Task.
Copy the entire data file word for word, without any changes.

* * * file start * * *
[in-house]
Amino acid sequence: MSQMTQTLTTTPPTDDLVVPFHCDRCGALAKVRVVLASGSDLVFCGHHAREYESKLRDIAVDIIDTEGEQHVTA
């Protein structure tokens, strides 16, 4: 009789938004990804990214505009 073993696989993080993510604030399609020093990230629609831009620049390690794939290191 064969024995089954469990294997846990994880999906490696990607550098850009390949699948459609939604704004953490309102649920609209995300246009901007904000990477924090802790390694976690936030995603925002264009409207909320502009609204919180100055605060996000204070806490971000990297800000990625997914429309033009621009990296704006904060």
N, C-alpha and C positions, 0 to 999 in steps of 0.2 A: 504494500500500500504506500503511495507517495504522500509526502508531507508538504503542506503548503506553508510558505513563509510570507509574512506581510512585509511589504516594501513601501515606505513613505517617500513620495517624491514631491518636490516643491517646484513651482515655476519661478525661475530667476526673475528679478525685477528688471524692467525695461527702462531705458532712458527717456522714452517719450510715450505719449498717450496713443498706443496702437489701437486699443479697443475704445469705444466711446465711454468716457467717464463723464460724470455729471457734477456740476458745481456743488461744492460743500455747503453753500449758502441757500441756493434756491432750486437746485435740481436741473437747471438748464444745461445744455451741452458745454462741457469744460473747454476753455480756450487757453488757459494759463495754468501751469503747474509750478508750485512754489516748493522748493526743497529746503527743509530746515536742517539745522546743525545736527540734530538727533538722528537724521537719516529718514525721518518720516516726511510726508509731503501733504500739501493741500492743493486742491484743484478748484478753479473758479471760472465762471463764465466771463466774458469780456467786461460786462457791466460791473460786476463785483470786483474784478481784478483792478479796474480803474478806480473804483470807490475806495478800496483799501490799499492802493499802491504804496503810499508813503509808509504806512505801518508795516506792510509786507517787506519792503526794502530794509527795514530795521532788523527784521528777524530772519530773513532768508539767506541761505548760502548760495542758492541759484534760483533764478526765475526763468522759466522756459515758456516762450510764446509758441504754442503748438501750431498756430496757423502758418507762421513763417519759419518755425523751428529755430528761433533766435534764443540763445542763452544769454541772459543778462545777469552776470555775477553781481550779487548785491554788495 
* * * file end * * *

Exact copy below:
[in-house]
Amino acid sequence: MSQMTQTLTTTPPTDDLVVPFHCDRCGALAKVRVVLASGSDLVFCGHHAREYESKLRDIAVDIIDTEGEQHVTA
């Protein structure tokens, strides 16, 4: 009789938004990804990214505009 073993696989993080993510604030399609020093990230629609831009620049390690794939290191 064969024995089954469990294997846990994880999906490696990607550098850009390949699948459609939604704004953490309102649920609209995300246009901007904000990477924090802790390694976690936030995603925002264009409207909320502009609204919180100055605060996000204070806490971000990297800000990625997914429309033009621009990296704006904060």
N, C-alpha and C positions, 0 to 999 in steps of 0.2 A: 504494500500500500504506500503511495507517495504522500509526502508531507508538504503542506503548503506553508510558505513563509510570507509574512506581510512585509511589504516594501513601501515606505513613505517617500513620495517624491514631491518636490516643491517646484513651482515655476519661478525661475530667476526673475528679478525685477528688471524692467525695461527702462531705458532712458527717456522714452517719450510715450505719449498717450496713443498706443496702437489701437486699443479697443475704445469705444466711446465711454468716457467717464463723464460724470455729471457734477456740476458745481456743488461744492460743500455747503453753500449758502441757500441756493434756491432750486437746485435740481436741473437747471438748464444745461445744455451741452458745454462741457469744460473747454476753455480756450487757453488757459494759463495754468501751469503747474509750478508750485512754489516748493522748493526743497529746503527743509530746515536742517539745522546743525545736527540734530538727533538722528537724521537719516529718514525721518518720516516726511510726508509731503501733504500739501493741500492743493486742491484743484478748484478753479473758479471760472465762471463764465466771463466774458469780456467786461460786462457791466460791473460786476463785483470786483474784478481784478483792478479796474480803474478806480473804483470807490475806495478800496483799501490799499492802493499802491504804496503810499508813503509808509504806512505801518508795516506792510509786507517787506519792503526794502530794509527795514530795521532788523527784521528777524530772519530773513532768508539767506541761505548760502548760495542758492541759484534760483533764478526765475526763468522759466522756459515758456516762450510764446509758441504754442503748438501750431498756430496757423502758418507762421513763417519759419518755425523751428529755430528761433533766435534764443540763445542763452544769454541772459543778462545777469552776470555775477553781481550779487548785491554788495 